It may come as no surprise to you that at any given moment, dozens of drones are up in the air over Gaza, on surveillance and reconnaissance missions, providing the fighters on the ground with intelligence on what is going on in the battlefield with accurate artillery targeting data. However, you will probably be surprised to learn that it is not any technology enthusiast/soldier sitting in the “pit” (the underground high command center of operations) at the Ministry of Defense headquarters in Tel Aviv who operates the drones. In fact, it’s well-trained Artillery Corps fighters who are operating the drones on the battlefield.
“Our men are neither engineers nor geeks; they do not have practical experience at flying drones either. They are not here for the sake of technology. Rather, they are people who know the area, and who live and breathe the battlefield,” said Major A., vice commander of the Israel Defense Forces' (IDF) “Sky Rider” Artillery Corps Unit, in an interview with the Israeli business daily Calcalist
The Sky Rider, or Skylark (its brand name), is a miniature unmanned aerial vehicle (UAV) designed for short-range surveillance missions. It is operated by a team of four fighters on the ground, who launch and land it anywhere, and under any weather conditions. It can operate in altitudes up to 1 kilometer (about 0.62 mile) and fly as far as distance of 15 kilometers (about 9.3 miles), even under unfavorable visibility or wind conditions. It is equipped with an optical camera and a thermal sensor.
The fighters carry the UAV on their backs for long distances — a notable achievement, considering the total weight of the system, which amounts to some 50 kilograms (110 pounds). They can assemble the tiny aircraft, which weighs only about 6.5 kilos (14.33 pounds), on demand and launch it into the air in a few minutes. The Sky Rider can stay aloft for roughly three hours, without being operated or guided by the fighters on the ground. And the commanders in the battlefield can thus watch the secure UAV transmissions in real time. This can be accomplished even through the so-called “green wave” — a tiny military tablet attached to the battalion commander’s vest which makes it possible for him to receive at any given moment intelligence on what's happening “over the hill,” said Major A.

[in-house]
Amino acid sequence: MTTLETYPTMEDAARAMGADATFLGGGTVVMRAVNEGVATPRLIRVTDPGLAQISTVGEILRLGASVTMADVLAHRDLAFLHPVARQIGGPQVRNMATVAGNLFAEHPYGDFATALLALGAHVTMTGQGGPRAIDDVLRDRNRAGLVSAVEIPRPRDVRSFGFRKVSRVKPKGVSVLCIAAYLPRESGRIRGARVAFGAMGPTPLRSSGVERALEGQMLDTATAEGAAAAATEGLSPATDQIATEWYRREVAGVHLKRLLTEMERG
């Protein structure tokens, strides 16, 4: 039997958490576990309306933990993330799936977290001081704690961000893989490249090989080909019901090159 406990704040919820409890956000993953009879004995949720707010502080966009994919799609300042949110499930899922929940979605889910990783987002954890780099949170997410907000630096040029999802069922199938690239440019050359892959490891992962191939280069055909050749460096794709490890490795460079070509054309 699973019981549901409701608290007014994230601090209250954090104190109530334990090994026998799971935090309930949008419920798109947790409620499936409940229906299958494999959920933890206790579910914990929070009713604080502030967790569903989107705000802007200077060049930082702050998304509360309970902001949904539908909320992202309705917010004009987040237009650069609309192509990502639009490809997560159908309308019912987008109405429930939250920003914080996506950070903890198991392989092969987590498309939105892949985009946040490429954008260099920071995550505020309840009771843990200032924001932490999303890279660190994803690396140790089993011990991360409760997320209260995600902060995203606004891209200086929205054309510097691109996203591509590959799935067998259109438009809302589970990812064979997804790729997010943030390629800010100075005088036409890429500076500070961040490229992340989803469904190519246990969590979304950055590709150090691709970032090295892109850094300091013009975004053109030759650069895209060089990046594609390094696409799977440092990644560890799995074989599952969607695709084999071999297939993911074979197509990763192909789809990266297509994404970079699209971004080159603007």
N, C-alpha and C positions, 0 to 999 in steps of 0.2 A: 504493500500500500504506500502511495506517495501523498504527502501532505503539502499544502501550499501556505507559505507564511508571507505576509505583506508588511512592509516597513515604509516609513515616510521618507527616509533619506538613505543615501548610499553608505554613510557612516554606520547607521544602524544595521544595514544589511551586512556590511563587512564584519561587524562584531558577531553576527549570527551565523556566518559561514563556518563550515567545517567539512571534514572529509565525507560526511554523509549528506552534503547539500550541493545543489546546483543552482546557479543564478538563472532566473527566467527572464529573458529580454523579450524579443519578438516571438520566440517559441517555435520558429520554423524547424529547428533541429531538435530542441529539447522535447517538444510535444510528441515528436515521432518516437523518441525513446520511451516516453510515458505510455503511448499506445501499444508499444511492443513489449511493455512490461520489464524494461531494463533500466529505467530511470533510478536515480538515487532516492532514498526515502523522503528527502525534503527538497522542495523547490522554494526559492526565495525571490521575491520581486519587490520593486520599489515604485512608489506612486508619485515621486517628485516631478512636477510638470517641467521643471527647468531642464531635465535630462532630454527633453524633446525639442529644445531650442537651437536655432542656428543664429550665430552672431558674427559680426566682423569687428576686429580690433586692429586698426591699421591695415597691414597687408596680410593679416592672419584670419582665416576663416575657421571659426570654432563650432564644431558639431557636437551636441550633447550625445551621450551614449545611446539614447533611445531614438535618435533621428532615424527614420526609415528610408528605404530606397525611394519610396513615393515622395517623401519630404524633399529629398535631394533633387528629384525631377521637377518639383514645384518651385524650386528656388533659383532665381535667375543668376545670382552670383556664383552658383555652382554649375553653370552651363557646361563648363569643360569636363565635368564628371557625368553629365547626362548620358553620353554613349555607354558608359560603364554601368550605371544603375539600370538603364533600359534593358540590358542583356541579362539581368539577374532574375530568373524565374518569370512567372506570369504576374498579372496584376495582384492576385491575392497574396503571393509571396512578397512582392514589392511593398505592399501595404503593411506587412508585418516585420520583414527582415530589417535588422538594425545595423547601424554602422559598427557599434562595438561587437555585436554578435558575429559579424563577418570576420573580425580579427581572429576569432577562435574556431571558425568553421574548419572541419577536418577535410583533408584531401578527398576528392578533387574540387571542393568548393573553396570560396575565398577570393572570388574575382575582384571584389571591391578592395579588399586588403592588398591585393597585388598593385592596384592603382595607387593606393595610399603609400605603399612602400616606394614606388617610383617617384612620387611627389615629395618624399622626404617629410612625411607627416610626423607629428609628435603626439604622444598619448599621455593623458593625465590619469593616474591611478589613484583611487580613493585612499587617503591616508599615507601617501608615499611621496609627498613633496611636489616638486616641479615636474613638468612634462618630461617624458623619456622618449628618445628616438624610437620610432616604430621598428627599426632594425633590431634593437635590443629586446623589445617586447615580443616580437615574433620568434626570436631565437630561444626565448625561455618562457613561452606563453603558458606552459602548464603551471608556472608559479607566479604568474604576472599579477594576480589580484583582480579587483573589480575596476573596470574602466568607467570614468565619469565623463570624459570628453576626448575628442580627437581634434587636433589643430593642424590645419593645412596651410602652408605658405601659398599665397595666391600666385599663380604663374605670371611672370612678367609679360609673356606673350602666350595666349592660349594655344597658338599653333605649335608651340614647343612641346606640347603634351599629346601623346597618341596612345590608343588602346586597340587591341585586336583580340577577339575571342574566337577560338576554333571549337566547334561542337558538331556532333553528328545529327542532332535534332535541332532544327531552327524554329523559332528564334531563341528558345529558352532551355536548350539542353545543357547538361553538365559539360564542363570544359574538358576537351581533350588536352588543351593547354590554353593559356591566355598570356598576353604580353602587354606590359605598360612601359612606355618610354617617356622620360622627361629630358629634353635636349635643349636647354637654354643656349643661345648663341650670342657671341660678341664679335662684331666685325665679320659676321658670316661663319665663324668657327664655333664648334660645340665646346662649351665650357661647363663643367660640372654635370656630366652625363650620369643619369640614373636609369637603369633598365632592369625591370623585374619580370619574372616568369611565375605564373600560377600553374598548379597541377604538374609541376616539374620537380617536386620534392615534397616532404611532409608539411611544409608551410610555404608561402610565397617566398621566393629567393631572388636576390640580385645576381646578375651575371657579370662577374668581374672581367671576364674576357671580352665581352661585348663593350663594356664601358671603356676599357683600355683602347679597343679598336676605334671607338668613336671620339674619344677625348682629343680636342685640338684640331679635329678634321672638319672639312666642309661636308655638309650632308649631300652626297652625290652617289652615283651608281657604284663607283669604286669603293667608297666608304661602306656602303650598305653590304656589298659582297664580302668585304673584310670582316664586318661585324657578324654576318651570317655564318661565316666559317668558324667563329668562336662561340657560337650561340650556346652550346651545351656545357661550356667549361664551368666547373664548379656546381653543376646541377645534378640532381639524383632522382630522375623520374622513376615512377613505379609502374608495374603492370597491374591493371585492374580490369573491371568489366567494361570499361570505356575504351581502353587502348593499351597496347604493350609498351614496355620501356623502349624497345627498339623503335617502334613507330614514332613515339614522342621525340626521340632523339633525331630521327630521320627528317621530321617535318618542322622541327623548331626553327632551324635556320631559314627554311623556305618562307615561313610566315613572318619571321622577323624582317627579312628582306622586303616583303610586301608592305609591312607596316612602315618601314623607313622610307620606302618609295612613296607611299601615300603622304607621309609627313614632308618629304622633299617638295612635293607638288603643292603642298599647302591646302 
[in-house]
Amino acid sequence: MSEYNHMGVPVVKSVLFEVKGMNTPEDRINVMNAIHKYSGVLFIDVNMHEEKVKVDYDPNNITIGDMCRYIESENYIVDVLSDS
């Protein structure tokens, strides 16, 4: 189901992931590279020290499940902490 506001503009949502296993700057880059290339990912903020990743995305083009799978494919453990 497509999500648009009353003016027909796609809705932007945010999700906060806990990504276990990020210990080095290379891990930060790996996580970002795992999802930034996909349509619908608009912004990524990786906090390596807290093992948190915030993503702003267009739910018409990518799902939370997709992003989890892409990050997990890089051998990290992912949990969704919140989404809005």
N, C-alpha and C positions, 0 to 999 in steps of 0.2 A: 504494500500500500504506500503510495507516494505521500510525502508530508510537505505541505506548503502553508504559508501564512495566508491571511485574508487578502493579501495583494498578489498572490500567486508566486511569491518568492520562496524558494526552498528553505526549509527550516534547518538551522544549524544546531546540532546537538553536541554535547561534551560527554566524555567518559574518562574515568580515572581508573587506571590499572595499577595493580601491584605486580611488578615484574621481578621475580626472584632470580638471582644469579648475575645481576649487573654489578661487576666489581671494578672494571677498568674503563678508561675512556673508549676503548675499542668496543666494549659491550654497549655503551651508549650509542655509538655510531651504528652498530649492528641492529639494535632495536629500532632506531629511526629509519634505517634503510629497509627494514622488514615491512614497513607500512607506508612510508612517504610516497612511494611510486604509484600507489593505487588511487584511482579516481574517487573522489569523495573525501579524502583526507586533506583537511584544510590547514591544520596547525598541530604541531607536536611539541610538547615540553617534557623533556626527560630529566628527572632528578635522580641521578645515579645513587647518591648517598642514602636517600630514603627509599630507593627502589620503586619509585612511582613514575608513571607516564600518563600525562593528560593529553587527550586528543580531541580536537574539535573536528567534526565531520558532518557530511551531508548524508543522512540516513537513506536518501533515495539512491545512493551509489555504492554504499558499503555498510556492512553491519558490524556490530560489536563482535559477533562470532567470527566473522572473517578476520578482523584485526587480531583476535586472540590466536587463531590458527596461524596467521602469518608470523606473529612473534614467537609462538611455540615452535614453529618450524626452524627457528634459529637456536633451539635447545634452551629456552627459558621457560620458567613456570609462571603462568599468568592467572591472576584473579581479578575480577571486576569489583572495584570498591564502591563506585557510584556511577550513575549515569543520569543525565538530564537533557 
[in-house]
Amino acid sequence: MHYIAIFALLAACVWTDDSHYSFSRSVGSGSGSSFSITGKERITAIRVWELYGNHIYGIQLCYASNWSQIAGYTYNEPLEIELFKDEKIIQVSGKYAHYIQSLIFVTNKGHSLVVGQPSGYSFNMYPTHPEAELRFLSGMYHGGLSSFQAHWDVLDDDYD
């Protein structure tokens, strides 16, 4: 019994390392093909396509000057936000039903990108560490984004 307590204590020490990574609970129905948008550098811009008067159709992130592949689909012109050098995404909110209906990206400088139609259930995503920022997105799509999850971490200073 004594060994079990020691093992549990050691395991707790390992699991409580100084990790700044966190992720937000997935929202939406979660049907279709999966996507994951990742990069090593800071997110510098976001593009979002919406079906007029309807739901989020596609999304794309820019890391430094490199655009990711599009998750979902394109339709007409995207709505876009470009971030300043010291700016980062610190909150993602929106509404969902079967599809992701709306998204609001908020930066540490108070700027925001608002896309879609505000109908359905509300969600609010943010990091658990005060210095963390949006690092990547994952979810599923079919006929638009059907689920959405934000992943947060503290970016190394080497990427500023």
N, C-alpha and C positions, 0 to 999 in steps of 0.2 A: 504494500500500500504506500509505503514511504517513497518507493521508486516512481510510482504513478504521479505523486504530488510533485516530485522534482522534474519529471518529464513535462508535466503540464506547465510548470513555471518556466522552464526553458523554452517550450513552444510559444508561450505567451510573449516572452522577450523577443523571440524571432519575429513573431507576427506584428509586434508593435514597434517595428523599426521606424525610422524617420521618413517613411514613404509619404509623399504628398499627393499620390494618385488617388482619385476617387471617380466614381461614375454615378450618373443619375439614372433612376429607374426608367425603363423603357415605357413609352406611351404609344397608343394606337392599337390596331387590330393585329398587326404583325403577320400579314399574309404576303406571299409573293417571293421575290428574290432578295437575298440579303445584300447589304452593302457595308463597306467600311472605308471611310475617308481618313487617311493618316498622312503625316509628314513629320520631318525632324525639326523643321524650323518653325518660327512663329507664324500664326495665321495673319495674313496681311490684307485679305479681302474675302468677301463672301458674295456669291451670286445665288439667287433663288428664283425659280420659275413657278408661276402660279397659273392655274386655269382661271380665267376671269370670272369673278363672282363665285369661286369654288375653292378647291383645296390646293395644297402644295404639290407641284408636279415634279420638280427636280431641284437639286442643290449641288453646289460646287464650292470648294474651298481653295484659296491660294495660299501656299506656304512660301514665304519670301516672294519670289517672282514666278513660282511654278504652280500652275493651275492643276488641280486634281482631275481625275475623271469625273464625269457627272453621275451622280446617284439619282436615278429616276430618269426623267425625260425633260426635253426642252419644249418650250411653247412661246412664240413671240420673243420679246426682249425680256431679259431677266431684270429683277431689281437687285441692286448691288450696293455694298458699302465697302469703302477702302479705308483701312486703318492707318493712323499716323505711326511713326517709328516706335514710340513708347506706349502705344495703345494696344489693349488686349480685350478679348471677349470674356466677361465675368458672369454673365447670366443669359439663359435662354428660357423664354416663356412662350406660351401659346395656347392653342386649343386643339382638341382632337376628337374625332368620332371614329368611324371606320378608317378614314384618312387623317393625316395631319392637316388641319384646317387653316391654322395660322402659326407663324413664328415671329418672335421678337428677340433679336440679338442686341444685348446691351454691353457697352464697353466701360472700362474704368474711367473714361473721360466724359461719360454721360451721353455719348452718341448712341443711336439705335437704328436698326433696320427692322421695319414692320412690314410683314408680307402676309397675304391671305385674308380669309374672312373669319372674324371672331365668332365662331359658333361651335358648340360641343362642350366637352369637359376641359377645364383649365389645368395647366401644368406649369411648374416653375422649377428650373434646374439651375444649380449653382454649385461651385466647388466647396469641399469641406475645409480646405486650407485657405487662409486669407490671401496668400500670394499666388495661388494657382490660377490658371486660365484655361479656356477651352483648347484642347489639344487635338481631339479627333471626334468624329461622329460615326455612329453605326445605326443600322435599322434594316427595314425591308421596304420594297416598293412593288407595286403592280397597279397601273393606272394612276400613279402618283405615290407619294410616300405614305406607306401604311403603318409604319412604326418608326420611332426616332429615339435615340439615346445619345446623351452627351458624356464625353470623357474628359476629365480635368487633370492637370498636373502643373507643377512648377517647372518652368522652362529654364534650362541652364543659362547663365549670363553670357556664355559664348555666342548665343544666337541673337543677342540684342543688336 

Dozens of teams subordinate to Major A. are operating along the border with Gaza, in collaboration with battalion commanders, to provide them with real-time field intelligence. The drones may be used to help the Artillery Corps to improve targeting and to protect the fighters against volleys of enemy fire, as well as from friendly shooting, and they may also serve to locate tunnels.
During the Second Lebanon War, the technology's allegedly cutting off the commander from the battlefield was widely criticized
“We are not sitting in the ‘pit’ in the center of the country. We venture inside, into the battlefield, along with the battalion commander. There is no separation. The IDF has learned the lessons and drawn the conclusions. The commanders spent years getting to know the Sky Rider. After dozens of exercises, lectures and demonstrations, we are now ready to incorporate new systems and capabilities.” One of the new capabilities referred to by Major A. is the ability of the drone to mark targets for the guided Tamuz missiles of the Artillery Corps — this, by means of a laser beam. The Tamuz (guided missile system), in use since the 1980s, allows the fighters on the ground to provide accurate, marker-guided volleys up to a range of 25 kilometers (just over 15.5 miles).